When you initially hear the term "heart failure," you might assume that the heart has completely stopped working. In fact, the heart is working, but not to its full capacity.
Heart failure refers to a condition where the heart fails to pump enough blood for the body's oxygen needs. Heart failure is the number one reason for hospitalizations in the United States.
Rush University Medical Center in Chicago is participating in a pilot study of the LATITUDE® Patient Management system to determine if the wireless home monitoring system can decrease hospitalizations for heart failure. The centerpiece of the system is an implanted device that regulates heartbeat, delivers lifesaving shocks when necessary, and wirelessly communicates with doctors via a secure Internet server. This easy-to-use in-home monitoring device is changing the way doctors monitor the health of patients with implanted defibrillators.
A mini-antenna built into the implanted defibrillator sends data to a wireless system placed in the patient's home. The data are automatically transmitted to a secure Internet server where the physician can access this medical information anytime, from anywhere.
"This sophisticated system allows physicians to manage the patient much more closely. The same information that would normally require a visit to the office every few months can now be downloaded to the physician at anytime without the patient ever leaving home," says Kousik Krishnan, MD, a cardiac electrophysiologist at Rush.
Unlike other remote devices that only transmit data if certain parameters are out of range, the LATITUDE system uploads health information that can help physicians monitor day-to-day changes in patients. In addition to the data stored before, during and after an arrhythmia, the system employs a wireless weight scale and blood pressure monitor to record vital statistics crucial for the management of cardiac failure patients. An abrupt change in weight, for example, could indicate a change in body fluid levels and, therefore, worsening heart failure.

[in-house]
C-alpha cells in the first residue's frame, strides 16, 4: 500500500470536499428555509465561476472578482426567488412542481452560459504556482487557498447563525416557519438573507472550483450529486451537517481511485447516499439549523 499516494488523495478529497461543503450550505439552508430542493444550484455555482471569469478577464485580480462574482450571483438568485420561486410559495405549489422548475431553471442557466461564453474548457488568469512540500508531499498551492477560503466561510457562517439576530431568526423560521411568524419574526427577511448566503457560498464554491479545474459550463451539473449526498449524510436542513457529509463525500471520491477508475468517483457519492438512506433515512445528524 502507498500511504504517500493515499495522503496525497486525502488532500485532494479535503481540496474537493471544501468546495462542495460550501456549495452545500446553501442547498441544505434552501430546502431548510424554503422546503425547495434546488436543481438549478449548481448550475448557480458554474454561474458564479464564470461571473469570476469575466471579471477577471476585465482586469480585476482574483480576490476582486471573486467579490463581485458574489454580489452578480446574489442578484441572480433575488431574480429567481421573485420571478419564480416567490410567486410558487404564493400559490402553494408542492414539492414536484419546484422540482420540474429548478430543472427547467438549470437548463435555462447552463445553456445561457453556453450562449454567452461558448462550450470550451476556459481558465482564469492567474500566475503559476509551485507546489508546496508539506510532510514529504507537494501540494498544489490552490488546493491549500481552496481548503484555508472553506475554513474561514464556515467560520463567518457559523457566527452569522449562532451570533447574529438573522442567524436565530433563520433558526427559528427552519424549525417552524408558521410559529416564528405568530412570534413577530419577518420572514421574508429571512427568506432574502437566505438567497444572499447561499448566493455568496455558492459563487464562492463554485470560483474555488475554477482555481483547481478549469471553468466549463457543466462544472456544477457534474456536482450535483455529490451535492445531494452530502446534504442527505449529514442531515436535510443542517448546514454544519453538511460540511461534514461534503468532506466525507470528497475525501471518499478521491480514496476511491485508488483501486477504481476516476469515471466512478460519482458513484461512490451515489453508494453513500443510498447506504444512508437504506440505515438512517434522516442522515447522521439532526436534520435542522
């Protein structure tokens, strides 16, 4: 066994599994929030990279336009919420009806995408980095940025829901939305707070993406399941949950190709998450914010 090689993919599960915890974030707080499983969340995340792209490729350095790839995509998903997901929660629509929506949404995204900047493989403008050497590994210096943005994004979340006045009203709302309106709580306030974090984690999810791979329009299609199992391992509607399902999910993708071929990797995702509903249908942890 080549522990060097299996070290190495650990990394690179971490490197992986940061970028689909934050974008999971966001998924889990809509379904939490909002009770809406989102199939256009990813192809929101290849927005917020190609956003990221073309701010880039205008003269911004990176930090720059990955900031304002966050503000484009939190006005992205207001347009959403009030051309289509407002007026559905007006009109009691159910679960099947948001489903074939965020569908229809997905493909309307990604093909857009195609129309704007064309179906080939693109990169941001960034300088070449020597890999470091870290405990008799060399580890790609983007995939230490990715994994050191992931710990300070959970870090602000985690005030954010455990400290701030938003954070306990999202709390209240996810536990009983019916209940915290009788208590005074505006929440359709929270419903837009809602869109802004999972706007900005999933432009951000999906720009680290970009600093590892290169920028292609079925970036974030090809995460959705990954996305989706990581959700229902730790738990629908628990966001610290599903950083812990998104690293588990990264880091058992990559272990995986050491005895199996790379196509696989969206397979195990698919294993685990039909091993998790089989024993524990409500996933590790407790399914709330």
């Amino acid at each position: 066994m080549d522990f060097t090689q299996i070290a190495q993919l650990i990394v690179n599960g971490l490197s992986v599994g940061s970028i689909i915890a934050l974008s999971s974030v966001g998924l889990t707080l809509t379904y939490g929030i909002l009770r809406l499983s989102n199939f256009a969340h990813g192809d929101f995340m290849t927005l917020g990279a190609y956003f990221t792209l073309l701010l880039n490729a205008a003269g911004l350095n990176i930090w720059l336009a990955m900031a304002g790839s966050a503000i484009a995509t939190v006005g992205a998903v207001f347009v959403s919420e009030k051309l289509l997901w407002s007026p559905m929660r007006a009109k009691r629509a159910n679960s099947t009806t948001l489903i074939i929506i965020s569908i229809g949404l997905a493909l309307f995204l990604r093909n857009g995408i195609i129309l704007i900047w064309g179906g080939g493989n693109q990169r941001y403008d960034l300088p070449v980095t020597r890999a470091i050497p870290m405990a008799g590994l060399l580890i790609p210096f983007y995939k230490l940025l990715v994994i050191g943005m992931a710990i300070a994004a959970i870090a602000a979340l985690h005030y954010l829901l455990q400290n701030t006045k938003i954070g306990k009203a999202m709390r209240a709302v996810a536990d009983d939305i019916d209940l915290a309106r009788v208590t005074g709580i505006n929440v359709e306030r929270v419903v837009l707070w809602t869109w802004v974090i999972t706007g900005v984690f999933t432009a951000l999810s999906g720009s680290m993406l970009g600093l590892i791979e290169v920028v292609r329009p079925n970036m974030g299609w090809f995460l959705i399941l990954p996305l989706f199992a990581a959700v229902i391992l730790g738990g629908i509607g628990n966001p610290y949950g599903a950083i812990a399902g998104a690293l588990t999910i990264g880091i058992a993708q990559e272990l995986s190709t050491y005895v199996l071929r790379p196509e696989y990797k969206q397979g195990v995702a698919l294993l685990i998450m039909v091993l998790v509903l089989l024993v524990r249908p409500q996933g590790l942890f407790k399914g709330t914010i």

According to Krishnan, the LATITUDE system provides added peace of mind for the patient. The physician can remotely check if the defibrillator is working correctly and assess battery life. If the patient feels the defibrillator activate, he or she can transmit the rhythm information immediately. The physician can quickly analyze the data and determine if the shock was appropriate or if the patient needs to go to the hospital.
"Now with patient information available weekly, or even daily if needed, we can better monitor our patients," says Krishnan. "We can pick up abnormalities sooner and act on those before they become serious." Rush is one of only 18 centers in the country participating in the LATITUDE Inductive Pilot Program. In addition, Rush is one of the leading enrollers in the DECODE Trial to determine if the LATITUDE monitoring system is resulting in decreased hospitalizations.
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Please note: All physicians featured in Discover Rush Online are on the medical faculty of Rush University Medical Center. Some of the physicians featured are in private practice and, as independent practitioners, are not agents or employees of Rush University Medical Center.
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